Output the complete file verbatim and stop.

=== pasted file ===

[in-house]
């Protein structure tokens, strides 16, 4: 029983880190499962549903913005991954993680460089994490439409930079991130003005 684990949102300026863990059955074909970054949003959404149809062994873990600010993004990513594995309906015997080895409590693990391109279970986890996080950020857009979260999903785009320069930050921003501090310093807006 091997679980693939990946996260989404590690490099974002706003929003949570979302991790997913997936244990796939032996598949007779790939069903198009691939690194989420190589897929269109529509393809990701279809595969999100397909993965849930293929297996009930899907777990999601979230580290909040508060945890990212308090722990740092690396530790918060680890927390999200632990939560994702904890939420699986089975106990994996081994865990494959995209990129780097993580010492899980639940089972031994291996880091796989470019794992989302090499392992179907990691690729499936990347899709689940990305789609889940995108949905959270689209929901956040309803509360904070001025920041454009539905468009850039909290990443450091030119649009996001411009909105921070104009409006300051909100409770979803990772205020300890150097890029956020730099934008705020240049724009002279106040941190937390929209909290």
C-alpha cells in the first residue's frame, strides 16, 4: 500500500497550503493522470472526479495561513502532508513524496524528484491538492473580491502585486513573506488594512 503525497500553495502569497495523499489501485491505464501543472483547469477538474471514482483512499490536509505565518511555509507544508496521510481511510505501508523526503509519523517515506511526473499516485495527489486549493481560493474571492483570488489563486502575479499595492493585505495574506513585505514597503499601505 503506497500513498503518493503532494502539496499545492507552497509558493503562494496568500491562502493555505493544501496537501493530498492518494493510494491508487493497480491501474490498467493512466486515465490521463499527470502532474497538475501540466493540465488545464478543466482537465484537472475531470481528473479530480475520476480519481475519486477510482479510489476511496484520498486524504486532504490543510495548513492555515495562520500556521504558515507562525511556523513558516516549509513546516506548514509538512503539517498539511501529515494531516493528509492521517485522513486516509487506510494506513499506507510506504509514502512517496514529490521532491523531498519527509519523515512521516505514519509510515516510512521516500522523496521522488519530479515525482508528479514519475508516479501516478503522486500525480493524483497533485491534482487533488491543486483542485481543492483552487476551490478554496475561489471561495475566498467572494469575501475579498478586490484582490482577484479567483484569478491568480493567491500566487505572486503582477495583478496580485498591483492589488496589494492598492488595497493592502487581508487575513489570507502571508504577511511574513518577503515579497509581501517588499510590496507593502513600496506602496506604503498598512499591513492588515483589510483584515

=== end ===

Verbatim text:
[in-house]
């Protein structure tokens, strides 16, 4: 029983880190499962549903913005991954993680460089994490439409930079991130003005 684990949102300026863990059955074909970054949003959404149809062994873990600010993004990513594995309906015997080895409590693990391109279970986890996080950020857009979260999903785009320069930050921003501090310093807006 091997679980693939990946996260989404590690490099974002706003929003949570979302991790997913997936244990796939032996598949007779790939069903198009691939690194989420190589897929269109529509393809990701279809595969999100397909993965849930293929297996009930899907777990999601979230580290909040508060945890990212308090722990740092690396530790918060680890927390999200632990939560994702904890939420699986089975106990994996081994865990494959995209990129780097993580010492899980639940089972031994291996880091796989470019794992989302090499392992179907990691690729499936990347899709689940990305789609889940995108949905959270689209929901956040309803509360904070001025920041454009539905468009850039909290990443450091030119649009996001411009909105921070104009409006300051909100409770979803990772205020300890150097890029956020730099934008705020240049724009002279106040941190937390929209909290």
C-alpha cells in the first residue's frame, strides 16, 4: 500500500497550503493522470472526479495561513502532508513524496524528484491538492473580491502585486513573506488594512 503525497500553495502569497495523499489501485491505464501543472483547469477538474471514482483512499490536509505565518511555509507544508496521510481511510505501508523526503509519523517515506511526473499516485495527489486549493481560493474571492483570488489563486502575479499595492493585505495574506513585505514597503499601505 503506497500513498503518493503532494502539496499545492507552497509558493503562494496568500491562502493555505493544501496537501493530498492518494493510494491508487493497480491501474490498467493512466486515465490521463499527470502532474497538475501540466493540465488545464478543466482537465484537472475531470481528473479530480475520476480519481475519486477510482479510489476511496484520498486524504486532504490543510495548513492555515495562520500556521504558515507562525511556523513558516516549509513546516506548514509538512503539517498539511501529515494531516493528509492521517485522513486516509487506510494506513499506507510506504509514502512517496514529490521532491523531498519527509519523515512521516505514519509510515516510512521516500522523496521522488519530479515525482508528479514519475508516479501516478503522486500525480493524483497533485491534482487533488491543486483542485481543492483552487476551490478554496475561489471561495475566498467572494469575501475579498478586490484582490482577484479567483484569478491568480493567491500566487505572486503582477495583478496580485498591483492589488496589494492598492488595497493592502487581508487575513489570507502571508504577511511574513518577503515579497509581501517588499510590496507593502513600496506602496506604503498598512499591513492588515483589510483584515